The book is written in a unique style, with every other chapter returning to Lia's story and the chapters in-between discussing broader themes of ; American involvement in and responsibility for the war in Laos; and the many problems of immigration, especially assimilation and discrimination. Whereas the hospital medics offended the parents by accusing them of incompetence, non-compliance and even intended harm. Copyright © 2008, All Rights Reserved. The first two times she came to the hospital, she showed signs of cough and pneumonia later realized to be the result of aspiration during the seizures , and the doctors just sent her home with antibiotics. Just as before, the Lees were non-compliant, both because they didn't understand and didn't trust the doctors' orders. Hmong Medicine partially originated from China. A decade before when Lia had first come to him such thoughts would never have entered his head.
This remarkable book has pretty much everything going for it. She also refused the food, preferring the steamed rice and chicken boiled in water with five post-partum herbs that Nao Kao brought her. She was physically demonstrative and constantly demanded hugs, and she was bold without fear of anyone. They had many more diseases and conditions dating from their time in Laos during war. They soon discovered that converting them to Western medical habits was all but impossible. Dwight Conquergood demonstrated the power of this model when he used theater and characters from Hmong folklore to teach about public health, such as the importance of vaccinating dogs against rabies and of properly disposing of trash. However, Fadiman managed to narrate this most difficult story with the most immense sensitivity, intimate familiarity, powerfulness and admirable skill.
If it can't find its placenta, it is condemned to an eternity of wandering, naked and alone. I like this about the Hmong though; they stand up for what they believe in. He also believed, because she scolded him, that she was not accurately translating what he said. The book contains brief but important sections on three Hmong leaders --- Jonas Vangay, Blia Yao Moua, and Dang Moua --- who are multilingual and gainfully employed. Explanatory Models People from different cultural backgrounds have different frameworks for perceiving reality. If you were Neil, would you feel this way too? She would be reunited after six months only if the court was persuaded that her parents would comply with the medication regimen. I found that to be way off.
So, after two weeks, she was returned home, and her parents were given one more chance. This stopped the removal of the children from their homes. This included the fact that they visited operation rooms and looked through microscopes for the first time. Looking back on the earliest entries years later, Peggy would wonder whether the course of Lia's life might have changed if the hospital had offered her optimal treatment right from the beginning. Foua had glossy black hair that she usually wore in a bun, but which sometimes came loose when she was talking absently and rolled down her back. While particularly sympathetic to the Hmong, Fadiman presents the situation from the perspectives of both the doctors and the family. Surgery is taboo and so are autopsies and embalming.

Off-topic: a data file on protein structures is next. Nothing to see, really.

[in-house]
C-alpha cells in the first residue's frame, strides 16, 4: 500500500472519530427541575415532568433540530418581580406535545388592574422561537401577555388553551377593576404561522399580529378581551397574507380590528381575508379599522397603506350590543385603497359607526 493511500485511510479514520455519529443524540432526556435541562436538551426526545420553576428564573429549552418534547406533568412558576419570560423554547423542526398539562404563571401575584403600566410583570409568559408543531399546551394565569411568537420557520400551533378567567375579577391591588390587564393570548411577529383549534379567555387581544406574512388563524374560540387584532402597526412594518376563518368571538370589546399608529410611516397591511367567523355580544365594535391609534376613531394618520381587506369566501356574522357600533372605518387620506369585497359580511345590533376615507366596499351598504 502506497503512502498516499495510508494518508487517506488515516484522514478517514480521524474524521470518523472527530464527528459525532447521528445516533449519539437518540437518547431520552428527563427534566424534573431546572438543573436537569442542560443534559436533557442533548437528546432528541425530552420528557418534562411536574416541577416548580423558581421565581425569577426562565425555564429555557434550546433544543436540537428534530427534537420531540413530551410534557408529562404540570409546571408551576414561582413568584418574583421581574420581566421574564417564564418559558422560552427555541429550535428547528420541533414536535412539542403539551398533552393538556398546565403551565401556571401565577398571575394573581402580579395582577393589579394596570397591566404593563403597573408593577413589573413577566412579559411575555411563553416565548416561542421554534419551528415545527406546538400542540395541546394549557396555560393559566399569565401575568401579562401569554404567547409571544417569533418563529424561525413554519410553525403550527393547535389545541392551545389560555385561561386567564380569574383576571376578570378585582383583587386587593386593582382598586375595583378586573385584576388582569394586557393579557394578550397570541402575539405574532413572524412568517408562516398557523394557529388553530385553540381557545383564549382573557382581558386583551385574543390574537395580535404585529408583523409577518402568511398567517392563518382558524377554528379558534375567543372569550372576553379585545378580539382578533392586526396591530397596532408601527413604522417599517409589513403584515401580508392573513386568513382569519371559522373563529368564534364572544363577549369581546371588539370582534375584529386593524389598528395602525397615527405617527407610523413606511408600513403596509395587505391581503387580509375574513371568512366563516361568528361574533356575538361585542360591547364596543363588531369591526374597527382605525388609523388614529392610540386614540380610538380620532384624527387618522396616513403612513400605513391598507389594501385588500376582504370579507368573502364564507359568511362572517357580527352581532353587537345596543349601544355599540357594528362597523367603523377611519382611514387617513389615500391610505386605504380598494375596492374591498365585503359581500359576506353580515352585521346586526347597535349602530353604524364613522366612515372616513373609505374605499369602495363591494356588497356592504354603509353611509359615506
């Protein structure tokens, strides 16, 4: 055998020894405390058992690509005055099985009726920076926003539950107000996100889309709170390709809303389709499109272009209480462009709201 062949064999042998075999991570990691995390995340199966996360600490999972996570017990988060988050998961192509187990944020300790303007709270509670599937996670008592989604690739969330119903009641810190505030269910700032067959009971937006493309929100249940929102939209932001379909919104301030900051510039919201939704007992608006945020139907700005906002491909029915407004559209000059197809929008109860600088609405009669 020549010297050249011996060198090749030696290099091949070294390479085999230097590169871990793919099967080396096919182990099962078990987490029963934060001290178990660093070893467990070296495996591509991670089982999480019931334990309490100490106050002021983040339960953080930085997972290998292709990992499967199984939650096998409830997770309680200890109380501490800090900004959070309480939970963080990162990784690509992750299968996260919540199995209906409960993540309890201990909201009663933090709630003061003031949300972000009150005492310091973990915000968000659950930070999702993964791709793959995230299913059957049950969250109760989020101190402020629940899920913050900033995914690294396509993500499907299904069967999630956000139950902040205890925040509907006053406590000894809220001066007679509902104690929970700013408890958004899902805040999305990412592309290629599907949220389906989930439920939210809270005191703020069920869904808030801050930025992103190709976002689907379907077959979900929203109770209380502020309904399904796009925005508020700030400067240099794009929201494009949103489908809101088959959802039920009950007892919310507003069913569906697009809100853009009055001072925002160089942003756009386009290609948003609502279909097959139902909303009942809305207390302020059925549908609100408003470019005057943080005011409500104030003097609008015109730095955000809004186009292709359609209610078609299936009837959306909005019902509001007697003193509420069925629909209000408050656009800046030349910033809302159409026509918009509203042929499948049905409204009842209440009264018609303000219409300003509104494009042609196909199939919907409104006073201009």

She now holds the honor of the Francis chair in nonfiction writing at Yale University. Rather than seeing it as disabling, they saw it as an illness of some distinction and were ambivalent about treatment. These shamans are special people imbued with healing spirits, and are held to those having high morale character, so to Lia's parents, Foua Yang and Nao Kao Lee, the disease was both a gift and a curse. Welfare made them dependent upon others for sustenance, with few jobs available that did not require English proficiency and other skills they didn't have. He suggests that it is possible to understand medical practice as a process of cultural compromise. To ensure that the treatment plan was followed, Lia was eventually removed from her parents' care and placed in foster care.
Family Lia's story reveals the strength of the family within Hmong culture. Entenmann wrote that because of the reliance on Quincy's book, Fadiman's book propagates the idea that was a Hmong king, a concept that Entenmann says is inaccurate. Lia's neurologist, Terry Hutchinson, even admitted that it might have been an excess of medication that made Lia's body susceptible to the septic shock that caused her brain damage. Copyright © 2008, All Rights Reserved. Retrieved on March 12, 2012. Fadiman begins by discussing a carton of cassette tapes that sits under her desk and which she listens to from time to time. Third, you need to understand that as powerful an influence as the culture of the Hmong patient and her family is on this case, the culture of biomedicine is equally powerful.
Ironically, during the year she was writing this book, she also had many medical problems emerge among her family members, and she spent a great deal of time in hospitals, herself. Copyright © 2008, All Rights Reserved. May Ying Xiong - Fadiman's interpreter and cultural broker, she helped her cross numerous barriers into the Hmong community and the Lee family. Every other chapter shares some aspect of Hmong history or culture: food, clothing, language, family structure, birthing rituals, and so on. There's certainly more awareness and dialogue than before.
Lia's former hospital has since successfully adopted similar practices. To fail to comply was, as he saw it, child endangerment, and a form of child abuse. For example, within Hmong Culture, the secret to perfect health is the balance between the body and spirit. They paid no tribute nor showed any obedience to the emperor. Other Reviews: ; ; ; ; ; I, too, love this book.